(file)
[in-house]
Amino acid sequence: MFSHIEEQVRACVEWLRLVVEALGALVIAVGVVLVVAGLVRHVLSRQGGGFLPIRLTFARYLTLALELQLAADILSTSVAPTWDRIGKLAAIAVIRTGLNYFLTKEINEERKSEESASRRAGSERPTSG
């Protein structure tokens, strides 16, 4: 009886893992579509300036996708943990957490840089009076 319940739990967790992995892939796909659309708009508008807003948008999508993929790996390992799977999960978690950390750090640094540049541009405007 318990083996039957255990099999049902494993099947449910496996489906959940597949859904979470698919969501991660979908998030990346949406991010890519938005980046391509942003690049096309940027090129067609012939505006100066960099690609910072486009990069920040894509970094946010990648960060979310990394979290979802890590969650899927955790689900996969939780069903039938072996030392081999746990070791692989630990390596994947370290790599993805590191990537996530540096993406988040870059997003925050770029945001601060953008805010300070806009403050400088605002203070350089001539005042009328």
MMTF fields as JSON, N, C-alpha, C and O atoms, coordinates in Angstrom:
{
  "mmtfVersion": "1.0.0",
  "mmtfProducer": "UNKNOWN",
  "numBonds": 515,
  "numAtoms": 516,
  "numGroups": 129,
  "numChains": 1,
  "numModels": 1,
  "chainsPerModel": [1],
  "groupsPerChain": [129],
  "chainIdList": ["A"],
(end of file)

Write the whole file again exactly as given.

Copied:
[in-house]
Amino acid sequence: MFSHIEEQVRACVEWLRLVVEALGALVIAVGVVLVVAGLVRHVLSRQGGGFLPIRLTFARYLTLALELQLAADILSTSVAPTWDRIGKLAAIAVIRTGLNYFLTKEINEERKSEESASRRAGSERPTSG
């Protein structure tokens, strides 16, 4: 009886893992579509300036996708943990957490840089009076 319940739990967790992995892939796909659309708009508008807003948008999508993929790996390992799977999960978690950390750090640094540049541009405007 318990083996039957255990099999049902494993099947449910496996489906959940597949859904979470698919969501991660979908998030990346949406991010890519938005980046391509942003690049096309940027090129067609012939505006100066960099690609910072486009990069920040894509970094946010990648960060979310990394979290979802890590969650899927955790689900996969939780069903039938072996030392081999746990070791692989630990390596994947370290790599993805590191990537996530540096993406988040870059997003925050770029945001601060953008805010300070806009403050400088605002203070350089001539005042009328």
MMTF fields as JSON, N, C-alpha, C and O atoms, coordinates in Angstrom:
{
  "mmtfVersion": "1.0.0",
  "mmtfProducer": "UNKNOWN",
  "numBonds": 515,
  "numAtoms": 516,
  "numGroups": 129,
  "numChains": 1,
  "numModels": 1,
  "chainsPerModel": [1],
  "groupsPerChain": [129],
  "chainIdList": ["A"],